By the time I was due to fly out to the Azores last week, I had already grown accustomed to the looks of utter bewilderment when I told people about my latest travel destination. Their glazed eyes and forlorn expressions instantly betrayed an ignorance of the islands they were desperately trying to conceal. And to be honest, I could relate to their lack of familiarity because up until fairly recently, I wasn’t entirely sure where the Azores were myself.
The name rang a faint bell somewhere in the deepest, darkest crevices of my consciousness and I knew that the islands had an Iberian connection of some sort. But if I had been asked to name precisely which country they belonged to, the response would have likely been nothing but a resounding symphony of crickets.
I simply wouldn’t have been able to accurately plot the Azores on a world map, much less know that they are a chain of nine autonomous volcanic islands that are part of the Portuguese Republic.
As unfortunate as it is that these beautiful islands are virtually unknown on the general travel circuit, this is paradoxically their greatest strength. Soon after landing on São Miguel, the largest island in the Azorean archipelago, it became quickly apparent that most of the visitors were not average tourists but serious, discerning world travellers on repeat visits, people with family links to the island and Portuguese holidaymakers from the mainland.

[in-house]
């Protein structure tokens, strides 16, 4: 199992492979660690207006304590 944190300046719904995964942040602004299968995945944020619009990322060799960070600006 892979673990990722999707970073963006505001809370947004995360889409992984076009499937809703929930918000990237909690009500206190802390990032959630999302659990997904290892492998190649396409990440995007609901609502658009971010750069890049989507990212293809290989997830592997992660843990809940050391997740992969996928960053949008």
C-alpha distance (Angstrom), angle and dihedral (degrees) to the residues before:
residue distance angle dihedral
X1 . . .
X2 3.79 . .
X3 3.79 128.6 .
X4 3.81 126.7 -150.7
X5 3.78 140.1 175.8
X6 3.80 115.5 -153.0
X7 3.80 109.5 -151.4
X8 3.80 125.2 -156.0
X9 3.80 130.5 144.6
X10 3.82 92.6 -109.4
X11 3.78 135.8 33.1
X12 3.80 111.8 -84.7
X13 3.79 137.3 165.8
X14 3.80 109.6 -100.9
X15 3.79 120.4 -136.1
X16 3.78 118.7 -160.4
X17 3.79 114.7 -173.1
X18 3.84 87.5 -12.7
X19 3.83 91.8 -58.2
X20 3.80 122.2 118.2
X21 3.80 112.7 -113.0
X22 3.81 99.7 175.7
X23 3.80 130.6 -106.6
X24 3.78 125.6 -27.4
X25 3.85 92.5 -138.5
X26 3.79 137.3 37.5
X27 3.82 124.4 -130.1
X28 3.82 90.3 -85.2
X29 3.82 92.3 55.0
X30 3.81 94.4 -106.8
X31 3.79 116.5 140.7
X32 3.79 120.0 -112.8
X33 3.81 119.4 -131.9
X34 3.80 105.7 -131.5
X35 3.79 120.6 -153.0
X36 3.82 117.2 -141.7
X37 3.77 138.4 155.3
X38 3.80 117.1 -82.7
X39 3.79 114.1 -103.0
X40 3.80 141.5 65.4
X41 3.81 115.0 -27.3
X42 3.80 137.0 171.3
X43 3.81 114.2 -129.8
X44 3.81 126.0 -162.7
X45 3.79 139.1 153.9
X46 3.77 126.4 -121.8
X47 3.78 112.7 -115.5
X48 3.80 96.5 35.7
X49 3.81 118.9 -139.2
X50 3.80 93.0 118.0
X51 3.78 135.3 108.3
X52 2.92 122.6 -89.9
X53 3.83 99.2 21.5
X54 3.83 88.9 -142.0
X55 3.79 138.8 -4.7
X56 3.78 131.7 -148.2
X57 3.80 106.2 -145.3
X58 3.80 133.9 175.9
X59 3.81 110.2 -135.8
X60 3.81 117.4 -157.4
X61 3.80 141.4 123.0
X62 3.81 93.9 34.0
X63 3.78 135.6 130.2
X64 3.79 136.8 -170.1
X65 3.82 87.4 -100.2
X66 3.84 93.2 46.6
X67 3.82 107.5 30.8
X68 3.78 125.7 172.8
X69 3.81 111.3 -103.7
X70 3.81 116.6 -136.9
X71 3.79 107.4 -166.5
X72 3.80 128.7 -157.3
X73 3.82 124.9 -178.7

The absence of the usual tourist hordes became even more palpable as we drove from Ponta Delgada Airport further into the island along its serpentine coast. Our first stop was the scenic viewpoint of Santa Iria on the north part of the island. On either side of the panoramic vista of the Atlantic, the coast juts out dramatically into the ocean in various uncanny animal formations. “This is our turtle,” proclaimed our tour guide Maria, as she gestured to our left. “And further down is our alligator!”
The journey to the hotel was long and circuitous, but driving past São Miguel’s vast open cow fields, down its mountainous forests and through the narrow, cobbled streets that meandered through picturesque villages really evoked São Miguel’s old-world character. The brilliantly coloured homes in many of the island’s towns and villages, such as Furnas and Caloura, reminded me of the brightly coloured Portuguese colonial architecture in Bahia da Salvador, on Brazil’s northeast coast.
The long journey also allowed us to fully take in the vast diversity of the island’s flora, as well as its equally diverse natural features. By the time we had reached the aptly named Terra Nostra Garden Hotel in Furnas, we had only been in São Miguel for a few hours but our appetites for the botanical tours in store were already fully whetted.
By Aaron Akinyemi